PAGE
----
A new policy paper by Manhattan Institute fellow Jared Meyer examines how underserved neighborhoods in New York City benefit from Uber, a popular transportation-network company.
City regulators and elected officials like Mayor Bill De Blasio have been locked in a fight with Uber over how many new drivers the company may hire.
Using data provided by the company, Meyer determined that UberX, the company’s basic service tier, is most demanded by consumers in underserved boroughs, away from the city’s airports and downtown areas.
Meyer found UberX was most utilized in the city’s less wealthy neighborhoods.
“In 2014, of the ten zip codes with the greatest num ber of UberX pickups, per household, beyond core Manhattan, four had household incomes below the noncore Manhattan median; and of the ten fastest growing zip codes in UberX pickups, per household, beyond core Manhattan—surging, on average, by more than 1,000 percent—six had incomes below the noncore Manhattan median,” he wrote.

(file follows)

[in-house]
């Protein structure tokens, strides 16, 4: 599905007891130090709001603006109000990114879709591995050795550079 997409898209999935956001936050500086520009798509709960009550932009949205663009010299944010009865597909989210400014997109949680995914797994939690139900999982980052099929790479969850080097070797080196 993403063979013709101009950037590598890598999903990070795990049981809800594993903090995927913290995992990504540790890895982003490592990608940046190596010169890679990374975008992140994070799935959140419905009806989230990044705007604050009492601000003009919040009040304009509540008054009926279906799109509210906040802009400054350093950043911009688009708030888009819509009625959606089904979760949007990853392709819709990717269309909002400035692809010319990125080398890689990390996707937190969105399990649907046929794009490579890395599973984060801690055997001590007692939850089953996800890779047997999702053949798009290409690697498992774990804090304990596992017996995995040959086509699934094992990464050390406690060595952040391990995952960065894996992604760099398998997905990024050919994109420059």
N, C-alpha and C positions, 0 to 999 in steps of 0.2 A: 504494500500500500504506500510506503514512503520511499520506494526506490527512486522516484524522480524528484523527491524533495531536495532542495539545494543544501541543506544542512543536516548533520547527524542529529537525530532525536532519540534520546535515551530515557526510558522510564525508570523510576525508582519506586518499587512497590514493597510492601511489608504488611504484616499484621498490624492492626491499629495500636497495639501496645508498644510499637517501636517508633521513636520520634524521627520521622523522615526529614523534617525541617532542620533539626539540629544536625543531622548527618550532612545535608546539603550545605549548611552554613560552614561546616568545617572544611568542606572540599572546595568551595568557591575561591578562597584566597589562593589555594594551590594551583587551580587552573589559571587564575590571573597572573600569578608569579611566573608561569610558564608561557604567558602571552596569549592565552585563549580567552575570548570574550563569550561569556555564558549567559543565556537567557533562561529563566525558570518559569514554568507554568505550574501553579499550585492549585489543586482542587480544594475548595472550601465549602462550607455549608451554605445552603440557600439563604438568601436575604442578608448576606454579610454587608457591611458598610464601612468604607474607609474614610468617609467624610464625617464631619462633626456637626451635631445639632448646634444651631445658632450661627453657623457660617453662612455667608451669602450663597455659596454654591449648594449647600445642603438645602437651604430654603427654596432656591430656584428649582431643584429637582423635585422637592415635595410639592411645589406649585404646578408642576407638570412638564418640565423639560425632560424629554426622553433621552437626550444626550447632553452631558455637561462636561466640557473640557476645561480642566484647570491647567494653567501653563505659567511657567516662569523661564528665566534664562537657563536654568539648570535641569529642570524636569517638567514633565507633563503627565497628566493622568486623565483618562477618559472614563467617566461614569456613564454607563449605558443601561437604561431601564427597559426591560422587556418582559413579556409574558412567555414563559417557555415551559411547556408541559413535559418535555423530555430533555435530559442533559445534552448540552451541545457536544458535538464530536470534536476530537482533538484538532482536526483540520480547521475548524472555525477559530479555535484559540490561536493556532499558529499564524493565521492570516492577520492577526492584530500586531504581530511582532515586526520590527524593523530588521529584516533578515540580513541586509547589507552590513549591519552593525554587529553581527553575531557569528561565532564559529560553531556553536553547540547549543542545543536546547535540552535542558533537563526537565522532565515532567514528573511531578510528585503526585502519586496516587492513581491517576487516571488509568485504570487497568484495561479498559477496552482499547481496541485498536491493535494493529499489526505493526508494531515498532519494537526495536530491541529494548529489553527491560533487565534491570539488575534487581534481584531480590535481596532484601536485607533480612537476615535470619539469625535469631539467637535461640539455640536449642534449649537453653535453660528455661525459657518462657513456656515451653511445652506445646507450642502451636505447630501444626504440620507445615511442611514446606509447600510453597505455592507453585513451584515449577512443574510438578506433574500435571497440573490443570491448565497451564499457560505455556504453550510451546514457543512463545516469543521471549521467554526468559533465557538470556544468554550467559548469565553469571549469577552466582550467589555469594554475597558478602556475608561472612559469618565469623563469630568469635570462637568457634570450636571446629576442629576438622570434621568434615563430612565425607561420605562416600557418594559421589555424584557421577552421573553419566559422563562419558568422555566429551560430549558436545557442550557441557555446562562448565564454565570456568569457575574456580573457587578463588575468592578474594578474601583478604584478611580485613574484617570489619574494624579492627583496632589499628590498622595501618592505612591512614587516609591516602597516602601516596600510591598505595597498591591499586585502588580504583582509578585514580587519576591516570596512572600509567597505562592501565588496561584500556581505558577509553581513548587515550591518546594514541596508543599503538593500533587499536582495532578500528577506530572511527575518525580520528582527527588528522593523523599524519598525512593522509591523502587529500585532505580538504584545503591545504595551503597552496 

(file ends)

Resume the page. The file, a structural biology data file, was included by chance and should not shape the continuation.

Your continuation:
Consumers in majority-minority neighborhoods benefited greatly from UberX’s expansion, Meyer writes.
“In the 29 noncore Manhattan and non-airport zip codes with one or more UberX pickups per
household, black households constituted 29 percent of all households, while the average for
all 146 noncore Manhattan zip codes was 27 percent,” he wrote. “The aforementioned 29 zip codes included neighborhoods ranging from Greenpoint and Park Slope—where less than 5 percent of
households are black—to Crown Heights and Harlem, where more than 75 percent of households are black.”
Jesse Hathaway ([email protected]) is the managing editor of Budget & Tax News, a publication of The Heartland Institute.
Jared Meyer, Manhattan Institute for Policy Research, “Uber-Positive: The Ride-Share Firm Expands Transportation Options in Low-Income New York”: http://www.manhattan-institute.org/html/ib_38.htm/